27 April 2014

Blu-ray Review: Ace In The Hole (1951, Masters Of Cinema)

Drama, Film-Nior, Classic
Eureka! Entertainment
BD/DVD Release Date:
5th May 2014 (UK)
Billy Wilder
Kirk Douglas, Jan Sterling, Robert Arthur
Buy:Ace In The Hole [Blu-ray + DVD] [1951]

In the opening scene of Billy Wilder’s Ace in the Hole the camera pans across an Albuquerque towing truck to reveal the sand-covered and broken down convertible being dragged behind it. In the driver’s seat sits Kirk Douglas, defiantly reading the newspaper, the camera tracking alongside him. Ever the optimist, or rather opportunist, Douglas spots the local Sun-Bulletin newspaper offices and tells the tow-truck driver to pull over, insisting he wait, chauffer-like, while he goes inside. Arriving in the offices with a condescending carelessness, sneering at the embroidered “Tell the Truth” sign hanging on the wall, Douglas – revealing himself to be Charles Tatum, a down-on-his-luck reporter from New York – demands a job at the lowly newspaper. It is easy to see why Molly Haskell regards this extended opening sequence as “one of cinema’s great entrances.”

Cut to a year later. Tatum is still in Albuquerque. Stuck there because the big story that will change the course of his career has not materialised. It is not long before things begin to go Tatum’s way though, stumbling upon a man trapped inside a sacred Native American burial site when stopping for gas at a middle-of-nowhere trading post en route to a rather barbaric and tedious sounding rattlesnake hunt he has been assigned to cover, spinning the small human interest story into a nationwide sensation. And this is what is central to Wilder’s cynical satire, the way in which a small story can be blown so far out of proportion that a media frenzy is created around it. The “human interest” being of a self-motivated nature, with someone saying at one point, “why shouldn’t we get something out of it.” The fact that the story was inspired by a 1925 incident very similar to the one described above comes as no surprise.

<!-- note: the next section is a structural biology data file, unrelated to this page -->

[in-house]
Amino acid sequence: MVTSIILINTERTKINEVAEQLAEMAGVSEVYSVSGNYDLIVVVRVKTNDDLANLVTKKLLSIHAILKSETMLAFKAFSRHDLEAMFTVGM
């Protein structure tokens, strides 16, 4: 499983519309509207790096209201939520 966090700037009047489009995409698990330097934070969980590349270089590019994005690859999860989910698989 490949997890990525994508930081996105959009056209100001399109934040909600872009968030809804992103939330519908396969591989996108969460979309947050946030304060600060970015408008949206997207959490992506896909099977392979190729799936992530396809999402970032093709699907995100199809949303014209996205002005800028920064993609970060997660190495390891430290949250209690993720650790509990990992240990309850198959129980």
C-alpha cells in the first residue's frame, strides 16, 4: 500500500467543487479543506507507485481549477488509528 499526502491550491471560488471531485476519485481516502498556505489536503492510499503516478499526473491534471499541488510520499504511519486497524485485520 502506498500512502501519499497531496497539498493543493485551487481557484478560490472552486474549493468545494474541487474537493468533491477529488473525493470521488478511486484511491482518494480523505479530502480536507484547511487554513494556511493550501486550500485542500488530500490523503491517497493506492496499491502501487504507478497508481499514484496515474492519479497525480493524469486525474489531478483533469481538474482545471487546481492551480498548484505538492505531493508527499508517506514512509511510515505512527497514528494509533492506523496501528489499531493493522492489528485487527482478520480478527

The film is full to the brim of unsavoury, antipathetic characters, from the manipulative, adulterous, racist, and misogynist Tatum, through cops, politicians, tourists, and various members of the media, to Lorraine Minosa (Jan Sterling), the unsympathetic wife of the trapped man, a femme fatal from the big city, herself trapped in middle-of-nowhere America, intent on leaving until the tourists rolled in with their cash. And therein lies the core of the film’s critique, the greed, corruption, and immorality of not just the media but society as a whole. The director’s sights may be fixed on journalism but his cynicism hits a larger target; the frenzy standing in for capitalist morals as a whole. Wilder’s vision in Ace in the Hole was so ahead of its time that a good twenty years before the phrase “media circus” entered the lexicon, he made the metaphor quite literal with the arrival of a carnival at the burial site. When we consider the sensationalism at the centre of today’s media, his vision can be seen as prophetic. The film feels more relevant now than ever.


Shane James

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